WARNING: SOLAR OBSERVATION REQUIRES GREAT CARE AND SAFE FILTRATION.
INSTANT PERMANENT BLINDNESS CAN EASILY RESULT FROM SIMPLE MISTAKES.
NEVER LOOK AT THE SUN THROUGH ANY LENS, MIRROR OR INSTRUMENT UNLESS IT HAS BEEN FULLY TESTED AND APPROVED FOR SUCH USE. YOU FOLLOW MY EXAMPLE ENTIRELY AT YOUR OWN PERIL!
A label, sticky tape and postage stamp, wet sponge holder from yesteryear. I have removed the non-slip rubber cup base and sponge. 100mm Ø x 35mm deep in 1mm thick stainless steel. The front hole is 89 mm Ø.
The water hardness is still clinging from years of use. This will easily rub off to leave a pristine, brushed finish. Now I just need to find a way to get the 90mm Ø, glass, filter disk safely inside it.
The images right show the process from freehand, chain-drilling the base inside the scribed circle. To removing the 'tin lid.' To the completed ring cleanly turned on both sides to 88mm and 93mm Ø holes.
Extreme care must be taken not to have such a flimsy item snatched out of the chuck on the lathe. I filed the rough hole smooth after the chain drilling before risking the piece in the lathe. Then used extremely fine power feed with small depth of cut increments.
The greater depth and larger diameter [compared with the earlier lid] will allow space for cork packing pieces. Plus the deeper cylinder sides will allow radial screws to hold the completed filter holder in the main tube of the 6" refactor. All without risking damage to the filter itself. The gods of creativity do sometimes smile upon the ATMer.
The enlarged hole will allow for later, easy glass insertion. The new and smaller hole will leave a better safety lip to retain the glass disk against small cork pads, glued in place.
The perimeter of the glass disk will sit between thicker cork pads to allow for differential, thermal expansion. It is vital that the filter is fully relaxed in its cell without any strain or distortion. Slight tilting is usually vital to avoid multiple reflections of the solar image.
I must also consider cell assembly and positioning. Without risking the perfect optical surfaces with their multiple optical coatings. The safest way to fit glass in a cell is to lower the cell onto the glass. While the glass itself is resting on a tissue protected object like an inverted drinking glass. This is the safe way to remove and refit objectives in their cells without the risk of tipping and jamming. Providing, of course, patience and care is taken.
Later it occurred to me that the filter glass can be placed at the back of the cell on thin, cork pads. This would allow the radial fixing screws [to the main tube] to easily clear the glass. The screws would be nearer central in the cylindrical walls of the cell for better symmetry. The clear open front of the cell will allow easier insertion into the main tube. With the front rim offering a secure finger-hold during fitting and possible removal.
In the end I had simplicity thrust upon me. No need for radial fixing screws nor spacers. The nearest original baffle of the Celestron 6" was almost the same aperture as the energy rejection filter. So I simply drilled and bolted them together. The whole unit will slide the 50cm down the main tube away from the objective. Then can be turned square to the tube to jam it in place.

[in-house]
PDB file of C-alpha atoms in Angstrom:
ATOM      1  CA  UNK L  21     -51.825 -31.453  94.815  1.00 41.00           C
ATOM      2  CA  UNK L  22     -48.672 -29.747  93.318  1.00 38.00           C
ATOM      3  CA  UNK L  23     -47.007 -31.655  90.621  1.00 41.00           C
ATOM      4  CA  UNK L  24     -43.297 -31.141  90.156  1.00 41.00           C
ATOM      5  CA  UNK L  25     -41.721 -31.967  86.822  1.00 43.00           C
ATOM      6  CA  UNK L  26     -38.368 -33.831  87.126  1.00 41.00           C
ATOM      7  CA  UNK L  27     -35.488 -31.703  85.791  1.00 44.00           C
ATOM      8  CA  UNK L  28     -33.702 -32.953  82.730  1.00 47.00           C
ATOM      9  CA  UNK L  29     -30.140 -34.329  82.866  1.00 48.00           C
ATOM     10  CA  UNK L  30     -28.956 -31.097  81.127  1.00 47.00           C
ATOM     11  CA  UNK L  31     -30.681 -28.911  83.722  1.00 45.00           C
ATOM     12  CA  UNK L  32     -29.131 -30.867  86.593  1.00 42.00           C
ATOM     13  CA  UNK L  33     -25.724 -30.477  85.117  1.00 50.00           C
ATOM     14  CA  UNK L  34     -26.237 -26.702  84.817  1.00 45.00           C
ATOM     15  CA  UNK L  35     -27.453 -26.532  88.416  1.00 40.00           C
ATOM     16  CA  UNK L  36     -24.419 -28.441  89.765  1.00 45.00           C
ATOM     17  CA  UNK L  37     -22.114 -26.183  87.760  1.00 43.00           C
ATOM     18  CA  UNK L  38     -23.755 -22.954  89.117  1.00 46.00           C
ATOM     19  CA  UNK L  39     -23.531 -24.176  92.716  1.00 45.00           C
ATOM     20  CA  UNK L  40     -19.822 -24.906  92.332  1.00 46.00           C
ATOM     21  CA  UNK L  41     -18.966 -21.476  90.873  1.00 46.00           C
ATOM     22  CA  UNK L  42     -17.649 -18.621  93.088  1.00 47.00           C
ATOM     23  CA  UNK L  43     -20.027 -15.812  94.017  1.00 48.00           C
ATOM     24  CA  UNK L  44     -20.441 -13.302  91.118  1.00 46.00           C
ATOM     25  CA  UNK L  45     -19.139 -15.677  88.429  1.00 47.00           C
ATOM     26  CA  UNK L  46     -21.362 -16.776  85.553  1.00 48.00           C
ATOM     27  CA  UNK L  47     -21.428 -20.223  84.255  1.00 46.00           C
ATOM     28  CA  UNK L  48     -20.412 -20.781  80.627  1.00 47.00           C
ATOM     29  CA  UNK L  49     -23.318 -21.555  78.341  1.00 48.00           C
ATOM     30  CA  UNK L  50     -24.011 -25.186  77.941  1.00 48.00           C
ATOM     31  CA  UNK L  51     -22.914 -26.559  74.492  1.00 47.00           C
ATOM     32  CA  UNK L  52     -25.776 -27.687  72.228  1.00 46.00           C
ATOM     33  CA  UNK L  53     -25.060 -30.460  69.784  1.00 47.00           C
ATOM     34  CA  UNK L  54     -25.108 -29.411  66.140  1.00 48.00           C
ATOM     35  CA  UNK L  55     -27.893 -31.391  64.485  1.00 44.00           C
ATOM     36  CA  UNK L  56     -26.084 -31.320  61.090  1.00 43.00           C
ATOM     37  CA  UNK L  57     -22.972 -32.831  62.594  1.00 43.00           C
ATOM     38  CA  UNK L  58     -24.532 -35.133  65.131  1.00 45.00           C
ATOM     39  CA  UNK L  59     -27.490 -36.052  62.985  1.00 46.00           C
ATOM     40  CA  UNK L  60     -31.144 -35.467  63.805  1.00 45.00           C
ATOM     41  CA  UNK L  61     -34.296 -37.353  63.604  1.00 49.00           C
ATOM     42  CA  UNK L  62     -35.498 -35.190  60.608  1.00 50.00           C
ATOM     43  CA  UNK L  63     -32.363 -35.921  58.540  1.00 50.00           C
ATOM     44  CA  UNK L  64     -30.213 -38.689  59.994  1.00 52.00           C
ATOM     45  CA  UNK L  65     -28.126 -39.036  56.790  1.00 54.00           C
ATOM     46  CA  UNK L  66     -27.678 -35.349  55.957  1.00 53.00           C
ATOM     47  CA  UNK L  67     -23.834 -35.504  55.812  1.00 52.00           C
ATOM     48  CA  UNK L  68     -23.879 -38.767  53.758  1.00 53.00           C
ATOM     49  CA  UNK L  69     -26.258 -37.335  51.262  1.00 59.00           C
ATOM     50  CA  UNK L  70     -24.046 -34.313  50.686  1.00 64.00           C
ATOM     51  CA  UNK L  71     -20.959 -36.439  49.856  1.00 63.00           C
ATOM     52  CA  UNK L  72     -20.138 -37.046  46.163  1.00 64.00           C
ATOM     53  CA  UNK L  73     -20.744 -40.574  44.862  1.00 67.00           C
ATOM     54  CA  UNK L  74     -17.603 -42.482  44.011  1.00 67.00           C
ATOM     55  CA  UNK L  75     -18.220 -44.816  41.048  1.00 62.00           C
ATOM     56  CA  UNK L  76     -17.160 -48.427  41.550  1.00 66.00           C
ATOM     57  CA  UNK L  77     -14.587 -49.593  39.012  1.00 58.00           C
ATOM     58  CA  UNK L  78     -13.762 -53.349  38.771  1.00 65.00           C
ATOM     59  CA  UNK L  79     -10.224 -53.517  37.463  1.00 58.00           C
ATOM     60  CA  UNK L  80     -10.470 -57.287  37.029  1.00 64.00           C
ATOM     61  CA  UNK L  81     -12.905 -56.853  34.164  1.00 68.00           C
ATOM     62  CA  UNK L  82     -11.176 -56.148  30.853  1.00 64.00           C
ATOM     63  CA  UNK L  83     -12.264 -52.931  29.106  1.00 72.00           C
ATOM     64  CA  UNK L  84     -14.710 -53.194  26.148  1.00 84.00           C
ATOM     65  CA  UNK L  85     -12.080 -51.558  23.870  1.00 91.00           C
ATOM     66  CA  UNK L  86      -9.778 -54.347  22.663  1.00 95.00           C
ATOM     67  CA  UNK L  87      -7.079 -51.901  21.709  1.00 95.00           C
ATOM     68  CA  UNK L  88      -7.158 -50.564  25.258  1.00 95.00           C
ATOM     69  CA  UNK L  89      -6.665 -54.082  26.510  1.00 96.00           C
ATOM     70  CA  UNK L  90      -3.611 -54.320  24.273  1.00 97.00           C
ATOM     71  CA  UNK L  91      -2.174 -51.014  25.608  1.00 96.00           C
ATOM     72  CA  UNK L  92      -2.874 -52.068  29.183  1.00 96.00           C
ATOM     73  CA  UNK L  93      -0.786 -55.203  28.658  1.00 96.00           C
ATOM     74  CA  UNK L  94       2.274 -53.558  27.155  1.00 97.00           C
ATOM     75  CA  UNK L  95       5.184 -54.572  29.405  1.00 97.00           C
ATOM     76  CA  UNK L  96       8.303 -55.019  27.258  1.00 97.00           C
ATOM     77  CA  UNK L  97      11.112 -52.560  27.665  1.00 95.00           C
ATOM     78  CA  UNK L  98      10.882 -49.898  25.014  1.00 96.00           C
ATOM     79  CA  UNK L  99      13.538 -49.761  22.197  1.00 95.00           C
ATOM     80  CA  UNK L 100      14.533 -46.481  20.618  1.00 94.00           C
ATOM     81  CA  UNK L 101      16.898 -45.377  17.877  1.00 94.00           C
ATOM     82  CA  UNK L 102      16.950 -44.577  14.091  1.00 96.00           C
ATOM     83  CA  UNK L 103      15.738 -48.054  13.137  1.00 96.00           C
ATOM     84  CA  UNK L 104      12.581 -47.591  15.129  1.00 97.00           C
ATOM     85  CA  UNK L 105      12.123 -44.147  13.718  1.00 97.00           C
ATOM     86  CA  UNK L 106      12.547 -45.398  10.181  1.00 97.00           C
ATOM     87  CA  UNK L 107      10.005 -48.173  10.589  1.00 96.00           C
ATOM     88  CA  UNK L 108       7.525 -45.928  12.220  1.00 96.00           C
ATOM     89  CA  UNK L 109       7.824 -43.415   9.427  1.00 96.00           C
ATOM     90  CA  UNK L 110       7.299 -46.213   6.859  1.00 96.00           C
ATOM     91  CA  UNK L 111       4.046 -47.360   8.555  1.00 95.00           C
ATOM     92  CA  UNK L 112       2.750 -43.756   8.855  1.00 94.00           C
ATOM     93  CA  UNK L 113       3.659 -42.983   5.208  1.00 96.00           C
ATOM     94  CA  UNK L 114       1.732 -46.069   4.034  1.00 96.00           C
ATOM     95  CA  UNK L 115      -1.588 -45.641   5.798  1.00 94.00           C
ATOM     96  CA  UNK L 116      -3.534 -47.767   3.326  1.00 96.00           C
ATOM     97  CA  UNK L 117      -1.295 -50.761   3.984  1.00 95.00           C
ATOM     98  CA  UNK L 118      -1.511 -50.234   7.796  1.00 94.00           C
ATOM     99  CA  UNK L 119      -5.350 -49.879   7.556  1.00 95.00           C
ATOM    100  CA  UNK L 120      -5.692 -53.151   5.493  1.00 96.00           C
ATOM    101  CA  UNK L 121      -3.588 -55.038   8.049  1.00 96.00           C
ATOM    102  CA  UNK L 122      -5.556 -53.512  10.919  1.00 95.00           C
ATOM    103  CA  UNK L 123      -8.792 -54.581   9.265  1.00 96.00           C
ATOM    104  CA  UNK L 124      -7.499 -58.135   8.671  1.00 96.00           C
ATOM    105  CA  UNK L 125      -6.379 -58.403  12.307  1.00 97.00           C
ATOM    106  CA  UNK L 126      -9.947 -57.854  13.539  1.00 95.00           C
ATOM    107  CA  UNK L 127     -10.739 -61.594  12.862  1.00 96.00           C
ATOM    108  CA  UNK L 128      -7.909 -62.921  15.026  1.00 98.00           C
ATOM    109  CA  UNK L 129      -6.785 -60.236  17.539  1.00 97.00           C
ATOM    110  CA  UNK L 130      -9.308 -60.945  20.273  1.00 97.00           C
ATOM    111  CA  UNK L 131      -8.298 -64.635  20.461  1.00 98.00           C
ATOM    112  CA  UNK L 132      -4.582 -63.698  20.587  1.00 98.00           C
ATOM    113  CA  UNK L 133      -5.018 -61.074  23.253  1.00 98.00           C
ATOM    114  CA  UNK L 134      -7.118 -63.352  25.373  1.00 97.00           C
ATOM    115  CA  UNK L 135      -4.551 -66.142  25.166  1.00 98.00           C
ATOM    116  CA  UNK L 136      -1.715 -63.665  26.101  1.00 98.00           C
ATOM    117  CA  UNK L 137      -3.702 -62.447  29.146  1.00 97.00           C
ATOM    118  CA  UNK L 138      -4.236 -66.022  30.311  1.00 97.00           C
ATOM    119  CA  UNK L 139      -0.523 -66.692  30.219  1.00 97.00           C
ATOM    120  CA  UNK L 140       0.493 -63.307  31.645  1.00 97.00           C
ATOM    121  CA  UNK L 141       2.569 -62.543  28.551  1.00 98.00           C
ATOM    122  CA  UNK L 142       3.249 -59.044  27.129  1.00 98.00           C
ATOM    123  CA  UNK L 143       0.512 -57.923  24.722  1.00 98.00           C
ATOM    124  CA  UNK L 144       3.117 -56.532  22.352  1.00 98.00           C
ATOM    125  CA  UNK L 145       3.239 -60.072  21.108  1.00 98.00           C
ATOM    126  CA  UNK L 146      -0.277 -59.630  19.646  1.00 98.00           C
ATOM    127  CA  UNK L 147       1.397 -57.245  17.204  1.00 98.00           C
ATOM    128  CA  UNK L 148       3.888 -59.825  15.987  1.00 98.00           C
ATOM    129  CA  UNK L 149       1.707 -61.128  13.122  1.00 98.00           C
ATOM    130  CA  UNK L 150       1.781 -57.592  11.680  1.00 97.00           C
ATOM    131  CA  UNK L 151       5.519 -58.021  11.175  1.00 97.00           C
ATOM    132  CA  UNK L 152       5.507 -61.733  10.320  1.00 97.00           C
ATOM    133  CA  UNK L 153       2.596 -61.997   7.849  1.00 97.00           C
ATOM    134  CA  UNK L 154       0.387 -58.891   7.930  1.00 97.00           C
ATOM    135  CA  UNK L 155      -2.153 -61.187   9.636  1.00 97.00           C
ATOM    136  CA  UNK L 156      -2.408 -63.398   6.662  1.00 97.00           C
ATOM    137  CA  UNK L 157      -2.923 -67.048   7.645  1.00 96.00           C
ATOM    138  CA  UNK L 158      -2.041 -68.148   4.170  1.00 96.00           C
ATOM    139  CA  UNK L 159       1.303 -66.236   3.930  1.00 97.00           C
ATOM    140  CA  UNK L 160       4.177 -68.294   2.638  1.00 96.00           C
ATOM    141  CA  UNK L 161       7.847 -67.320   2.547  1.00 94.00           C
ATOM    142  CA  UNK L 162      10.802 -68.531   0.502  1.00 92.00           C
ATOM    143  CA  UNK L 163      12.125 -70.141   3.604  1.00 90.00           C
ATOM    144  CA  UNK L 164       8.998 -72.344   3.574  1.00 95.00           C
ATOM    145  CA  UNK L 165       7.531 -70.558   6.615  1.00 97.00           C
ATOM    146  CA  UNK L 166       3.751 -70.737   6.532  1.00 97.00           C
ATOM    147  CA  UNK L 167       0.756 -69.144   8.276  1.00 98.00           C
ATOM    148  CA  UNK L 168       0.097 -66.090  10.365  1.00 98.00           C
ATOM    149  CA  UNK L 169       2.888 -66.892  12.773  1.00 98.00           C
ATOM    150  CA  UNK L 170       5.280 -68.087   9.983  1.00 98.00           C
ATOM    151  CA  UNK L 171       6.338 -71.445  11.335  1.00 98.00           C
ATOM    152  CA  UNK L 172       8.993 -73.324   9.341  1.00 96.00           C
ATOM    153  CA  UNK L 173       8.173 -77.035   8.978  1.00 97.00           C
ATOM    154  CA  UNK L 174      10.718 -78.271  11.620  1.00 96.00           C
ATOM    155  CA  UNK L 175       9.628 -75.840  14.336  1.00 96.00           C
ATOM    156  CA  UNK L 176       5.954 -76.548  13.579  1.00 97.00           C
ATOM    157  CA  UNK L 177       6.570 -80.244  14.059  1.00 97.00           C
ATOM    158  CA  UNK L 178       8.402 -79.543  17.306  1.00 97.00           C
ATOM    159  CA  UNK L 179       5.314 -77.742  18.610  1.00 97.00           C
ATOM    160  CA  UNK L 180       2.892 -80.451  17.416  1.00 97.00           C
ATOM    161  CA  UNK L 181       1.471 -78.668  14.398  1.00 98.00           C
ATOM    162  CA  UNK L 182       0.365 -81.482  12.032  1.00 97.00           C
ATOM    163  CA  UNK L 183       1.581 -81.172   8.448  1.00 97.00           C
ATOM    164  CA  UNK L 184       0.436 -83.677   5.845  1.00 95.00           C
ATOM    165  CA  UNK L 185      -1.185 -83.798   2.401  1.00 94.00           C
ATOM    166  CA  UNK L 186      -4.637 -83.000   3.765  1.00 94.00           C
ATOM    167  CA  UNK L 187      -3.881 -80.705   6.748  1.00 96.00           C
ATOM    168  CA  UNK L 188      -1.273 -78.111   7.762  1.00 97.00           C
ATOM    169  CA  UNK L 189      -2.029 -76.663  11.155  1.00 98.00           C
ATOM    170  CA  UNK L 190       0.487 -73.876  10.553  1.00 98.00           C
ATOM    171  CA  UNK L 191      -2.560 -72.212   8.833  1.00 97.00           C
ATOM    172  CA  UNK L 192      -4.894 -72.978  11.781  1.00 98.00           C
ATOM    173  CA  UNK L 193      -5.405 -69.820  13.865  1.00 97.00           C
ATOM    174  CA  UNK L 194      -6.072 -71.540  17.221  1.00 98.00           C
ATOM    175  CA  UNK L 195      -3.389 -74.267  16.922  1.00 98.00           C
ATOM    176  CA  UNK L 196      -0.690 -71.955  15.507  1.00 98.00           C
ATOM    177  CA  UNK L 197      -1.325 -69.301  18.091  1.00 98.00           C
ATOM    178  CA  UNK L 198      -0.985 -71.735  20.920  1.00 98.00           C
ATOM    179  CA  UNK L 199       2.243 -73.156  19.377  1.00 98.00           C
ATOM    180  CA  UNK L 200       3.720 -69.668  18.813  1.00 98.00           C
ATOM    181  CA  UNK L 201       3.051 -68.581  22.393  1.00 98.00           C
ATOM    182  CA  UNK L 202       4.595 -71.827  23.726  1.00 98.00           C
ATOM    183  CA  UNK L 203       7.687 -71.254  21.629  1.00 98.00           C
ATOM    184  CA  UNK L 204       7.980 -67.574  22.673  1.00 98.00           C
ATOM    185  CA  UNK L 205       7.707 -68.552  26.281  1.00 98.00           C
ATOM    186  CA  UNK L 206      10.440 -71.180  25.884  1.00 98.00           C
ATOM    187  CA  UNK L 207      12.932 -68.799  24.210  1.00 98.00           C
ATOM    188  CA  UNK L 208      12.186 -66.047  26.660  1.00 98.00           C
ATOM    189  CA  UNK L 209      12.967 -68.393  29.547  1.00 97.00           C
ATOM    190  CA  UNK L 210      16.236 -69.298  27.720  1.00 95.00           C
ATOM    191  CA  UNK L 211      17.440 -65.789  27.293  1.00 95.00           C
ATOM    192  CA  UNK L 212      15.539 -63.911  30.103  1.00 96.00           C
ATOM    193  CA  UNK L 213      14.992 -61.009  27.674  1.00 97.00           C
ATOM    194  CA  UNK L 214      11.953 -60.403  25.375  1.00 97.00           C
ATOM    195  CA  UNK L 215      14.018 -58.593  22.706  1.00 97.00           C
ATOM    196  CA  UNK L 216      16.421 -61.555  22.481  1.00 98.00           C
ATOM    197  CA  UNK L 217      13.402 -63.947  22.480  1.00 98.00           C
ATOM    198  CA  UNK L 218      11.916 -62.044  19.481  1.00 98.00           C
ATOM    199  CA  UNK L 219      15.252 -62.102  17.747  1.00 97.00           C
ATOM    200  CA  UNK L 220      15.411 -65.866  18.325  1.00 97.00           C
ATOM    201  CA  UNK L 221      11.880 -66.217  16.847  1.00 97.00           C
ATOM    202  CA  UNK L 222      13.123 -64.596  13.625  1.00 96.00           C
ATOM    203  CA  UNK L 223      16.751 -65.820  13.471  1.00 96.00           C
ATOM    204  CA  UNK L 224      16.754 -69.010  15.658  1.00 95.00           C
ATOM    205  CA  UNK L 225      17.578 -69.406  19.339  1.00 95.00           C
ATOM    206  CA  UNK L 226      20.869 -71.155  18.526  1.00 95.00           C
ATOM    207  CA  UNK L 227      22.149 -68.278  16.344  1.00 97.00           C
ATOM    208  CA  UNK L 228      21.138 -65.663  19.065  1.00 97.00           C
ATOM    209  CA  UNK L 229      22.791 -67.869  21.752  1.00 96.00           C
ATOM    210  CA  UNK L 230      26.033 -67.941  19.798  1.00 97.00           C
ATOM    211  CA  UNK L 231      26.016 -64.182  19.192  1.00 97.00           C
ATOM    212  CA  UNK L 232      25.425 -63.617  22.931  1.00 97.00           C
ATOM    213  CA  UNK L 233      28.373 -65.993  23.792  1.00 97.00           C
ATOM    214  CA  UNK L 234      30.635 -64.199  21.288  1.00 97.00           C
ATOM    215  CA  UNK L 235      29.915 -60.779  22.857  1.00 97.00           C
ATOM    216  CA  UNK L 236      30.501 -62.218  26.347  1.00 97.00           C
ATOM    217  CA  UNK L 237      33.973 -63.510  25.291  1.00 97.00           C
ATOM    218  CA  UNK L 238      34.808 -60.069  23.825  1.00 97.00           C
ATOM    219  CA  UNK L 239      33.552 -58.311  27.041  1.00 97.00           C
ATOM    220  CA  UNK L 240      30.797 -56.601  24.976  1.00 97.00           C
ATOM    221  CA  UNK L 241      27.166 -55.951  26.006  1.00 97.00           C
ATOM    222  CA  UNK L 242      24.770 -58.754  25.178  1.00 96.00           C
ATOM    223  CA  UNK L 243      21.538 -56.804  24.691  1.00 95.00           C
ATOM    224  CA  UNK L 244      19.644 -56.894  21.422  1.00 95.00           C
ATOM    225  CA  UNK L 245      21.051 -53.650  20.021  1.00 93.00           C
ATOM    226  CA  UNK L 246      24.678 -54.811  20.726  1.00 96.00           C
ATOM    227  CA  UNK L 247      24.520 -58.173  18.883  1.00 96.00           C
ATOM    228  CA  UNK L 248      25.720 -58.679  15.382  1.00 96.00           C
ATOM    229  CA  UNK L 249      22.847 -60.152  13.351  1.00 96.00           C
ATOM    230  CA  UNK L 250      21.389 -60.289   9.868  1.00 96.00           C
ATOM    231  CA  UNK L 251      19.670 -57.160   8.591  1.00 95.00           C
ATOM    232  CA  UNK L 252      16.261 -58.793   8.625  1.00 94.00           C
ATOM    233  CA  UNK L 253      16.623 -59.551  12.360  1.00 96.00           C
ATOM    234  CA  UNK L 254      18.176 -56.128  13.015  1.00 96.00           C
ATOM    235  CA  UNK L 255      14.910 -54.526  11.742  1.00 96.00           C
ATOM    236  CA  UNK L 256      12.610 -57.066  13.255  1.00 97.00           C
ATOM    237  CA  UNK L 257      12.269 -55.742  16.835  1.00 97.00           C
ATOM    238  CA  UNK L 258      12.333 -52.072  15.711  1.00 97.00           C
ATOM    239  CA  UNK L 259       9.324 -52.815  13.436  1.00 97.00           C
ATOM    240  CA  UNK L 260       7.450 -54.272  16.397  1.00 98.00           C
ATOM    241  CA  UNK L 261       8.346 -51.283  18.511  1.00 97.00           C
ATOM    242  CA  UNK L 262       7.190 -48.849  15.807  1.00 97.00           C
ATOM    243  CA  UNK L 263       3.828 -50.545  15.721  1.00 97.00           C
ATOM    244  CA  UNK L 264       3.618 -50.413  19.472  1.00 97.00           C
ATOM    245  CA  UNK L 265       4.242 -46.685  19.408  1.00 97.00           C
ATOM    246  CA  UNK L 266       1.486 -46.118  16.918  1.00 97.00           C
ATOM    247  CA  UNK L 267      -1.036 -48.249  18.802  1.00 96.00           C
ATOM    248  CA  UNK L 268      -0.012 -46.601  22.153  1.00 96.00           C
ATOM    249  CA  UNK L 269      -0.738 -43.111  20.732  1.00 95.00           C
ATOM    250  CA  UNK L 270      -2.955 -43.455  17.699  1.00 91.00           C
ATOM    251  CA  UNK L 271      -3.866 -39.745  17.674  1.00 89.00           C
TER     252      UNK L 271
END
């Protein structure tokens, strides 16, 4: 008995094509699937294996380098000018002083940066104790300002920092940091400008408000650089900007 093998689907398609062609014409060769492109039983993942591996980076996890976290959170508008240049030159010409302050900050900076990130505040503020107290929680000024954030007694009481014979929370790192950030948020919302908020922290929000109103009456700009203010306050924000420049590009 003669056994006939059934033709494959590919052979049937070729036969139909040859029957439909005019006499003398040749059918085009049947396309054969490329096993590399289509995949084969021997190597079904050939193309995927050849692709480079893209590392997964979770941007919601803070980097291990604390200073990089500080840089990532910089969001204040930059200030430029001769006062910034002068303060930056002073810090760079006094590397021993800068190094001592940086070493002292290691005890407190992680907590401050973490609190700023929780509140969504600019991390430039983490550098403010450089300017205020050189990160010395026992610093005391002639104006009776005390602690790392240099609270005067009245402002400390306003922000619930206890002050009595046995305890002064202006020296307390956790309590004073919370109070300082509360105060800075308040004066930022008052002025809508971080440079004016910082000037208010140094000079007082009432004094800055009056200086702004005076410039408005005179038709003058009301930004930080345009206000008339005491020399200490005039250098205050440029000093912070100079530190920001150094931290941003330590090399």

Job done apart from the cork pads and lining to protect and support the filter glass. CSK screws would have been more sensible but I had nothing in the small size I needed. I can make up the difference in head clearance with more cork. Or just buy some countersunk screws.
I used a steel rule and scalpel to cut two 30mm wide strips from 2mm cork sheet. Then two more strips only 12mm wide. The two wider bands were sprung into the housing after cutting to exact length. Then removed and glued together with white wood glue while in place in the cell. Thanks to the shoulders on the filter housing there was no need to glue the cork to the metal.
I then glued one of the narrower strips flush with the back of the doubled bands. Now I need to decide how to safely hold the filter in its snug cork bed. I have the cork strip ready but can't glue it if I ever want to remove the filter again. Short, radial screws and nuts holding the second cork strip? This seems a bit crude for my tastes. I'll think about it overnight.
Now I'm thinking about a narrow but thick strip of vinyl or leather to retain the filter glass. Small Csk. screws at 120° should hold it firmly if the strip is stiff enough. So it's back to the charity/thrift shops looking for a thin belt or strap to act as donor material.
The last two images show the 90mm D-ERF mounted in its cell. The cork offers mechanical protection to the filter glass. With the baffle facing the sun, the arrow on the edge of the filter is pointed correctly. The clear aperture is about 88mm and the lining materials will be blocked from heating effects by the baffle. It will be inserted from the focuser end of the main tube since it will be much nearer that end than the objective end. The low angle reflection from the sun/objective side is purple. More a bluish reflection from the focuser side.